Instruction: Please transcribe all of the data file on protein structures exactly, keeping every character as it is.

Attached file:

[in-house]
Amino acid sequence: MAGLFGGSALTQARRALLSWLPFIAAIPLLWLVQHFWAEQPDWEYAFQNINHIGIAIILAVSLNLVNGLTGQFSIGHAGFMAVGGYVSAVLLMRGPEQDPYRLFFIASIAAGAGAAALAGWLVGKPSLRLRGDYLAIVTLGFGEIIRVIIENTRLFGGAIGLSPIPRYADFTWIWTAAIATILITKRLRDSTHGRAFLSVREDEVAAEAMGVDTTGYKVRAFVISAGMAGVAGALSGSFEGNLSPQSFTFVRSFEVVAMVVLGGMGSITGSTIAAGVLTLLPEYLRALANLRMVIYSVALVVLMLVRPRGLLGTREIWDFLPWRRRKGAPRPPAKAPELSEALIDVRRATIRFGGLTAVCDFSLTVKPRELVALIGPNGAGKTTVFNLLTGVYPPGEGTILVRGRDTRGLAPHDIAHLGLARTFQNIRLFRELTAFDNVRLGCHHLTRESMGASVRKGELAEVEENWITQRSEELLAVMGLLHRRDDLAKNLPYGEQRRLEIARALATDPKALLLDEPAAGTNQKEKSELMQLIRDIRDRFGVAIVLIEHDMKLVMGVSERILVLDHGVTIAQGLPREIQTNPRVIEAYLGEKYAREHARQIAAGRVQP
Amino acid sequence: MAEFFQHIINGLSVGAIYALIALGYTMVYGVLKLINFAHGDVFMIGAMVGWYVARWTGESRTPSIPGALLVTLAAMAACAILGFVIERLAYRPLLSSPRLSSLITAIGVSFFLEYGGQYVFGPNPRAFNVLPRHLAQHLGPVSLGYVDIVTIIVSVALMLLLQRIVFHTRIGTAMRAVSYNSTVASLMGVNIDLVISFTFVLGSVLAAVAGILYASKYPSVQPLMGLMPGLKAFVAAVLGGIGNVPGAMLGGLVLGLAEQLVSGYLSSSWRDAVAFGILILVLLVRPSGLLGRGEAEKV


[in-house]
Amino acid sequence: MAGLFGGSALTQARRALLSWLPFIAAIPLLWLVQHFWAEQPDWEYAFQNINHIGIAIILAVSLNLVNGLTGQFSIGHAGFMAVGGYVSAVLLMRGPEQDPYRLFFIASIAAGAGAAALAGWLVGKPSLRLRGDYLAIVTLGFGEIIRVIIENTRLFGGAIGLSPIPRYADFTWIWTAAIATILITKRLRDSTHGRAFLSVREDEVAAEAMGVDTTGYKVRAFVISAGMAGVAGALSGSFEGNLSPQSFTFVRSFEVVAMVVLGGMGSITGSTIAAGVLTLLPEYLRALANLRMVIYSVALVVLMLVRPRGLLGTREIWDFLPWRRRKGAPRPPAKAPELSEALIDVRRATIRFGGLTAVCDFSLTVKPRELVALIGPNGAGKTTVFNLLTGVYPPGEGTILVRGRDTRGLAPHDIAHLGLARTFQNIRLFRELTAFDNVRLGCHHLTRESMGASVRKGELAEVEENWITQRSEELLAVMGLLHRRDDLAKNLPYGEQRRLEIARALATDPKALLLDEPAAGTNQKEKSELMQLIRDIRDRFGVAIVLIEHDMKLVMGVSERILVLDHGVTIAQGLPREIQTNPRVIEAYLGEKYAREHARQIAAGRVQP
Amino acid sequence: MAEFFQHIINGLSVGAIYALIALGYTMVYGVLKLINFAHGDVFMIGAMVGWYVARWTGESRTPSIPGALLVTLAAMAACAILGFVIERLAYRPLLSSPRLSSLITAIGVSFFLEYGGQYVFGPNPRAFNVLPRHLAQHLGPVSLGYVDIVTIIVSVALMLLLQRIVFHTRIGTAMRAVSYNSTVASLMGVNIDLVISFTFVLGSVLAAVAGILYASKYPSVQPLMGLMPGLKAFVAAVLGGIGNVPGAMLGGLVLGLAEQLVSGYLSSSWRDAVAFGILILVLLVRPSGLLGRGEAEKV